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PCR # 177  (Vol. 4, No. 33)  This edition is for the week of August 11--17, 2003.

This Week's PCR
Movie Review
"American Wedding"

Movie review by:
Michael A. Smith

Three stars

Movies are rated 0 to 4 stars

theater seats

"The Ghostly Sea Captain and His Cat", also "Clyde Butcher Update", and "For the Chevrolet Camaro and Pontiac Firebird Enthusiast"
by Will Moriaty
"American Wedding"
by Mike Smith
"Forbidden Tango"
 by Ashley Lauren
'60s Music, Current Movies, Books, and Comics
 by Terence Nuzum
"Hollywood, Horrorwood".....Comics
 by John Lewis
Bronko Brings 80 Grand...It's all Fun Till Someone Loses An Eye....Attention Drunks....One Shots
 by Brandon Jones
"Baby Superman"
 by Matt Drinnenberg
You Say It's Your Birthday....Jesus Christ and King Kong....When Teddy Said He Didn't Like His Heady....You Should Be Dancing
 by Mike Smith
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Universal Pictures     
Starring: Jason Biggs, Seann William Scott, Alyson Hannigan, Eddie Kaye Thomas, and Eugene Levy
Directed by: Jesse Dylan
Rated: R
Running Time: 1 hour 40 mins

This third slice of American Pie is a little heavy on crust and light on the filling. Picking up three years after American Pie 2, the story is centered on the upcoming marriage of Jim (Biggs) and Michelle (Hannigan). A funny scene in the restaurant where Jim wants to propose leads to a gift filled engagement party. Enter Steve Stifler (Scott). If Leave It To Beaver had been an "R"-rated television show, Stifler would be Eddie Haskell. He's obnoxious, but he doesn't realize it. In his own way, Stifler endears himself to Michelle's parents (Fred Willard and Deborah Rush). It's obvious why when he meets Michelle's younger sister, Cadence (January Jones).

As the big day approaches, Jim begins to question his upcoming nuptials. He also finds himself caught in the middle as both Stifler and Finch (Thomas) keep trying to one up each other for Cadence's attention. Of course, in the Pie tradition, when things go wrong, they go wrong in an unappetizing way. From Jim's self inflicted "special haircut" to Stifler and his "truffle," the gross out scale is once again pushed to the limit.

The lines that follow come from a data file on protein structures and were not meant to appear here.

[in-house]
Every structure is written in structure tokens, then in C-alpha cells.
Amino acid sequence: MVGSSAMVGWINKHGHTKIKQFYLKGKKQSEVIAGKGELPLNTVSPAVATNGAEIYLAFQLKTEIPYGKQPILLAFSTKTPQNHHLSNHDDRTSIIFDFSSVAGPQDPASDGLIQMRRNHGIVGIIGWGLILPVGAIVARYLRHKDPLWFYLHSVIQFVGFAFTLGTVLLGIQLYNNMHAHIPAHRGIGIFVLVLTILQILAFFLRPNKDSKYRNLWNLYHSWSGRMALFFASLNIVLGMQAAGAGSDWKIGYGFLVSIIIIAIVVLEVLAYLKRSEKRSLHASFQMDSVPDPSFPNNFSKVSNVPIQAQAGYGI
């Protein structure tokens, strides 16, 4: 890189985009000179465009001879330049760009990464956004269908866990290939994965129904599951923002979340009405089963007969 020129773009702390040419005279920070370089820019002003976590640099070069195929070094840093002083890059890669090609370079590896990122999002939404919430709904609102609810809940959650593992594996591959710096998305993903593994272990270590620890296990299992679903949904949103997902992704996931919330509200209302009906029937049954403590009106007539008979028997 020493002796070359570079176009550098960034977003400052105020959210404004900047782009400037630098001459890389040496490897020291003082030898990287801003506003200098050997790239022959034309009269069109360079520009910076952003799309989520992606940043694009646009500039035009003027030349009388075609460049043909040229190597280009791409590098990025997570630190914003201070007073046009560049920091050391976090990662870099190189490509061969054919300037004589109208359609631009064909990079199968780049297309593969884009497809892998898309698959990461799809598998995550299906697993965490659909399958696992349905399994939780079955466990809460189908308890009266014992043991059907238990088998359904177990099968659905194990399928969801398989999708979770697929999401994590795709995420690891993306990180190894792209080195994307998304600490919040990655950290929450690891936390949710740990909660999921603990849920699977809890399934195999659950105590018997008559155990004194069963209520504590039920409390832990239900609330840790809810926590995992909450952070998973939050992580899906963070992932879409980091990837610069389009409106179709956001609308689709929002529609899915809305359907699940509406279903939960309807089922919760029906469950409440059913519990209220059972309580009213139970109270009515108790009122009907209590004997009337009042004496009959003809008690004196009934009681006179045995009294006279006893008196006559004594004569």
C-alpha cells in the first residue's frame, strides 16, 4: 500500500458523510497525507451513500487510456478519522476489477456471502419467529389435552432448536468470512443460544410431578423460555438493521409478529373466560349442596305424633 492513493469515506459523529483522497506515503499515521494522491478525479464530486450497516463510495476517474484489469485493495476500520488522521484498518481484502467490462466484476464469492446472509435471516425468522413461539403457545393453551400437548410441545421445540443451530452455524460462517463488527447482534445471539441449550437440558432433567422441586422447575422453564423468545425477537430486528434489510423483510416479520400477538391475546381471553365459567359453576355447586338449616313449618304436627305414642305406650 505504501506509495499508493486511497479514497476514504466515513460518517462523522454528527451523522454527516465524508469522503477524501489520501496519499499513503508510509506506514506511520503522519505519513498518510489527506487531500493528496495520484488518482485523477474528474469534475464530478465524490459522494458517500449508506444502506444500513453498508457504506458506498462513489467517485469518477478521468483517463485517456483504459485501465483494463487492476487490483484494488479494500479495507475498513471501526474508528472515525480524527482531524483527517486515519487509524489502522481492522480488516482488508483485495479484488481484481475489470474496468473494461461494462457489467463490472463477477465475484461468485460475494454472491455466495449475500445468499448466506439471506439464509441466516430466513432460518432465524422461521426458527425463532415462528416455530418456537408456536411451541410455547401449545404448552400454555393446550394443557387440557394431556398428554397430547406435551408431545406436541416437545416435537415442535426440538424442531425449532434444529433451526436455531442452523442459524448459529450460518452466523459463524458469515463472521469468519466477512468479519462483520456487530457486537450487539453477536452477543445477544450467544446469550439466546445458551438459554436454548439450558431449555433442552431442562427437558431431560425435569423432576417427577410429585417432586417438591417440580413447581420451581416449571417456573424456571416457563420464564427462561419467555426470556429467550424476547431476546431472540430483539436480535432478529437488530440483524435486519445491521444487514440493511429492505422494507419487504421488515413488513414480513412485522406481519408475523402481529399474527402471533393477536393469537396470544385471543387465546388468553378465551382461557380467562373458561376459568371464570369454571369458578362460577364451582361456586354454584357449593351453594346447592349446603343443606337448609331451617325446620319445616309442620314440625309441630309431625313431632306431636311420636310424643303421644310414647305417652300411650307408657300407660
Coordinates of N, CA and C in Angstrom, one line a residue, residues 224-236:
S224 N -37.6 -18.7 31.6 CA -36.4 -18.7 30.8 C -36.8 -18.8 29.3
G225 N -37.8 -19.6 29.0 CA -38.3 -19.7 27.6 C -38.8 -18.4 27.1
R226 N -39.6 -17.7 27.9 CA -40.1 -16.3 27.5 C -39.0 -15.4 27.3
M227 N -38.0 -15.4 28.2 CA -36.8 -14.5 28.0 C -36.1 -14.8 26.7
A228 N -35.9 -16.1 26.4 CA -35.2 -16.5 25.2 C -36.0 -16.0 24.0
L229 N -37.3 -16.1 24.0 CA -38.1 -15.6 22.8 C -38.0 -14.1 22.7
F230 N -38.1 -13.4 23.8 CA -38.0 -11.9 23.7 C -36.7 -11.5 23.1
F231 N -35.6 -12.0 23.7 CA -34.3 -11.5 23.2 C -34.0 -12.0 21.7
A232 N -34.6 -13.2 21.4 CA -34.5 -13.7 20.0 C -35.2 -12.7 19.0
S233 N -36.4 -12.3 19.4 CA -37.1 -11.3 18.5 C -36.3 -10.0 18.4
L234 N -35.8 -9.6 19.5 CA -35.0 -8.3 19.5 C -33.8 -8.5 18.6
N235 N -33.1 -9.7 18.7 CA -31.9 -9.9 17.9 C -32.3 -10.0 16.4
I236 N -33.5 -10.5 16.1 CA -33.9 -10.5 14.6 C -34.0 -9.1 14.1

The returning cast show they are quite comfortable with their roles. Watching Jim and Michelle go from, respectively, virgin dork and horny band geek, to a young couple in love, is a great feeling. You have seen these two build a relationship, not on sex, but on love, and it's nice to see them start on the road to together forever. Thomas Ian Nichols, who returns as Kevin is also a nice addition to the group of friends. The only original cast member I really missed was Chris Klein's Oz. Like Jim, Oz chose love over sex, and it would have been nice to see him take part in his friends big day. As he did earlier this year in Bringing Down the House, Eugene Levy steals each scene he's in as Jim's dad. Much cooler then Jim gives him credit for, he seems to have the right answer for everything. Director Dylan, son of Bob, does a good job of pacing and rightfully trusts his actors with their characters.

American Wedding is a suitable final chapter in this generation's coming-of-age trilogy. On a scale of zero to four stars, I give American Wedding  Three stars

This week's movie review of "American Wedding" is ©2003 by Michael A. Smith.  All graphics this page are creations of Nolan B. Canova, ©2003, all rights reserved. All contents of "Nolan's Pop Culture Review" are ©2003 by Nolan B. Canova.